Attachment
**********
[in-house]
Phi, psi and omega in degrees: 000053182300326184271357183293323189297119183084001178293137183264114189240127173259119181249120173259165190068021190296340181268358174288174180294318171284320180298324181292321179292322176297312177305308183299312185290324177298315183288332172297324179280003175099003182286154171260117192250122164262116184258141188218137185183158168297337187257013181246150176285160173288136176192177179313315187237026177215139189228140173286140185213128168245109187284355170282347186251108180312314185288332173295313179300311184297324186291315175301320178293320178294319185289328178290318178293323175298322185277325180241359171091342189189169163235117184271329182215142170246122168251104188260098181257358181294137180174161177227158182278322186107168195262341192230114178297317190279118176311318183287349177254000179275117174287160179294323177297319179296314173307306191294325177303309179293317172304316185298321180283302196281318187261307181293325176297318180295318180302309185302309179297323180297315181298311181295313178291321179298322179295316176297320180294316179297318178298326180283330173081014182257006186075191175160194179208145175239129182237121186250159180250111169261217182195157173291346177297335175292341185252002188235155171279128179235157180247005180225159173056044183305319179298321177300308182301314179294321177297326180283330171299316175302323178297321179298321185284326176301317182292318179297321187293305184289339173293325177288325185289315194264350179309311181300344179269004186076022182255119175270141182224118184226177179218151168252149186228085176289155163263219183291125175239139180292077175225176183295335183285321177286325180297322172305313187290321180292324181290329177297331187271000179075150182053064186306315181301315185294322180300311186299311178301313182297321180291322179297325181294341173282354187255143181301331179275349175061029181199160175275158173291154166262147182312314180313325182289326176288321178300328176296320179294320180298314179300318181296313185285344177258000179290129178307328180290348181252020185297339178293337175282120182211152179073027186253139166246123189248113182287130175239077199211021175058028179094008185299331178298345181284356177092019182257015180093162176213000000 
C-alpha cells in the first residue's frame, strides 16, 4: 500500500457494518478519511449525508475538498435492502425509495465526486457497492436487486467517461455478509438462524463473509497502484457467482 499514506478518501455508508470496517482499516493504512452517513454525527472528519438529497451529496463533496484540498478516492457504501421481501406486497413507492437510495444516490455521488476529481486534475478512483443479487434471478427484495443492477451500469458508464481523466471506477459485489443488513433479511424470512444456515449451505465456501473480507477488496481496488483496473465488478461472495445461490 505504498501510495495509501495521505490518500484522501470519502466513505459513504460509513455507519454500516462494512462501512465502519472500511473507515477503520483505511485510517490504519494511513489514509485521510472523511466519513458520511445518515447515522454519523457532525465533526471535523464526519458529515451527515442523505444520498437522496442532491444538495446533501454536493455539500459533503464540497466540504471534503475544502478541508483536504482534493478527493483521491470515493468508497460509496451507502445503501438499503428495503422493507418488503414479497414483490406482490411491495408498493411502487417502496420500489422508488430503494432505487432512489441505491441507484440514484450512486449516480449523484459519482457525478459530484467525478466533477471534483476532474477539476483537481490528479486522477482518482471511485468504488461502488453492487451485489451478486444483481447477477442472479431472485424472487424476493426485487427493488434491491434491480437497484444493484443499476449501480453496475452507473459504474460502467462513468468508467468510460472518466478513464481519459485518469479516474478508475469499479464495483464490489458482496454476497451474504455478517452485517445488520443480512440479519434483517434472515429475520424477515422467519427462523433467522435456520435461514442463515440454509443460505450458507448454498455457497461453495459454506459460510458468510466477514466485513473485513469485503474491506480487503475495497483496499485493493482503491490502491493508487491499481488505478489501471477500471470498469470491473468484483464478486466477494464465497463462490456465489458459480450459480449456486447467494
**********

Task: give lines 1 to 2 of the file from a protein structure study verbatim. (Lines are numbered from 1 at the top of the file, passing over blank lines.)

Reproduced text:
[in-house]
Phi, psi and omega in degrees: 000053182300326184271357183293323189297119183084001178293137183264114189240127173259119181249120173259165190068021190296340181268358174288174180294318171284320180298324181292321179292322176297312177305308183299312185290324177298315183288332172297324179280003175099003182286154171260117192250122164262116184258141188218137185183158168297337187257013181246150176285160173288136176192177179313315187237026177215139189228140173286140185213128168245109187284355170282347186251108180312314185288332173295313179300311184297324186291315175301320178293320178294319185289328178290318178293323175298322185277325180241359171091342189189169163235117184271329182215142170246122168251104188260098181257358181294137180174161177227158182278322186107168195262341192230114178297317190279118176311318183287349177254000179275117174287160179294323177297319179296314173307306191294325177303309179293317172304316185298321180283302196281318187261307181293325176297318180295318180302309185302309179297323180297315181298311181295313178291321179298322179295316176297320180294316179297318178298326180283330173081014182257006186075191175160194179208145175239129182237121186250159180250111169261217182195157173291346177297335175292341185252002188235155171279128179235157180247005180225159173056044183305319179298321177300308182301314179294321177297326180283330171299316175302323178297321179298321185284326176301317182292318179297321187293305184289339173293325177288325185289315194264350179309311181300344179269004186076022182255119175270141182224118184226177179218151168252149186228085176289155163263219183291125175239139180292077175225176183295335183285321177286325180297322172305313187290321180292324181290329177297331187271000179075150182053064186306315181301315185294322180300311186299311178301313182297321180291322179297325181294341173282354187255143181301331179275349175061029181199160175275158173291154166262147182312314180313325182289326176288321178300328176296320179294320180298314179300318181296313185285344177258000179290129178307328180290348181252020185297339178293337175282120182211152179073027186253139166246123189248113182287130175239077199211021175058028179094008185299331178298345181284356177092019182257015180093162176213000000 